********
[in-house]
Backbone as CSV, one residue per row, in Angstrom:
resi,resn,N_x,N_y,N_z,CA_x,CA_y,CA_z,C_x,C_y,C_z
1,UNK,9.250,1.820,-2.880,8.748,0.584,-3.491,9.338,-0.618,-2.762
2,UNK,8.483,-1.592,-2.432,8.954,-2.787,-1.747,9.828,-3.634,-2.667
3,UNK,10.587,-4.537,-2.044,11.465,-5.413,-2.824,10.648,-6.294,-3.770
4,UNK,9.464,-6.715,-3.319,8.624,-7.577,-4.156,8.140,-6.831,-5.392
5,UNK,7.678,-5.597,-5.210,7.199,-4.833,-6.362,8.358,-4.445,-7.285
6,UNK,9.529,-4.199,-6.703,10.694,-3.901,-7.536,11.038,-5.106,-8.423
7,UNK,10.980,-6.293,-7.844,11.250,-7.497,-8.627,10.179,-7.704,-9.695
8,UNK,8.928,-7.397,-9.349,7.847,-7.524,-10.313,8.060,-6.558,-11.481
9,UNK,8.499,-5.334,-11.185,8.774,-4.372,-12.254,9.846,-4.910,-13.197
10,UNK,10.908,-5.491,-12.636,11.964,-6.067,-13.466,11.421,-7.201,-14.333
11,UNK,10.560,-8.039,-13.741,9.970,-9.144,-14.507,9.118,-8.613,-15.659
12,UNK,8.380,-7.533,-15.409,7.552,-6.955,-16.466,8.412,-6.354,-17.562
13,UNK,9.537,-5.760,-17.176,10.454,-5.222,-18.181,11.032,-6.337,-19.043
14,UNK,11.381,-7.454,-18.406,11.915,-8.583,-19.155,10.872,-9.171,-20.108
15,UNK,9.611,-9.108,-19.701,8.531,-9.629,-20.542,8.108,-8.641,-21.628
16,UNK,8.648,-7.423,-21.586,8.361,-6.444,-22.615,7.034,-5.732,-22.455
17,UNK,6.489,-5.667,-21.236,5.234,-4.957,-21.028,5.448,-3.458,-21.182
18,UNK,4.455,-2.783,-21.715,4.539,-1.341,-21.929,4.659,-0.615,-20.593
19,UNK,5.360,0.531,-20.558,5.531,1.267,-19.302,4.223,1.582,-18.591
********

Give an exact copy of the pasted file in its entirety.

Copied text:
[in-house]
Backbone as CSV, one residue per row, in Angstrom:
resi,resn,N_x,N_y,N_z,CA_x,CA_y,CA_z,C_x,C_y,C_z
1,UNK,9.250,1.820,-2.880,8.748,0.584,-3.491,9.338,-0.618,-2.762
2,UNK,8.483,-1.592,-2.432,8.954,-2.787,-1.747,9.828,-3.634,-2.667
3,UNK,10.587,-4.537,-2.044,11.465,-5.413,-2.824,10.648,-6.294,-3.770
4,UNK,9.464,-6.715,-3.319,8.624,-7.577,-4.156,8.140,-6.831,-5.392
5,UNK,7.678,-5.597,-5.210,7.199,-4.833,-6.362,8.358,-4.445,-7.285
6,UNK,9.529,-4.199,-6.703,10.694,-3.901,-7.536,11.038,-5.106,-8.423
7,UNK,10.980,-6.293,-7.844,11.250,-7.497,-8.627,10.179,-7.704,-9.695
8,UNK,8.928,-7.397,-9.349,7.847,-7.524,-10.313,8.060,-6.558,-11.481
9,UNK,8.499,-5.334,-11.185,8.774,-4.372,-12.254,9.846,-4.910,-13.197
10,UNK,10.908,-5.491,-12.636,11.964,-6.067,-13.466,11.421,-7.201,-14.333
11,UNK,10.560,-8.039,-13.741,9.970,-9.144,-14.507,9.118,-8.613,-15.659
12,UNK,8.380,-7.533,-15.409,7.552,-6.955,-16.466,8.412,-6.354,-17.562
13,UNK,9.537,-5.760,-17.176,10.454,-5.222,-18.181,11.032,-6.337,-19.043
14,UNK,11.381,-7.454,-18.406,11.915,-8.583,-19.155,10.872,-9.171,-20.108
15,UNK,9.611,-9.108,-19.701,8.531,-9.629,-20.542,8.108,-8.641,-21.628
16,UNK,8.648,-7.423,-21.586,8.361,-6.444,-22.615,7.034,-5.732,-22.455
17,UNK,6.489,-5.667,-21.236,5.234,-4.957,-21.028,5.448,-3.458,-21.182
18,UNK,4.455,-2.783,-21.715,4.539,-1.341,-21.929,4.659,-0.615,-20.593
19,UNK,5.360,0.531,-20.558,5.531,1.267,-19.302,4.223,1.582,-18.591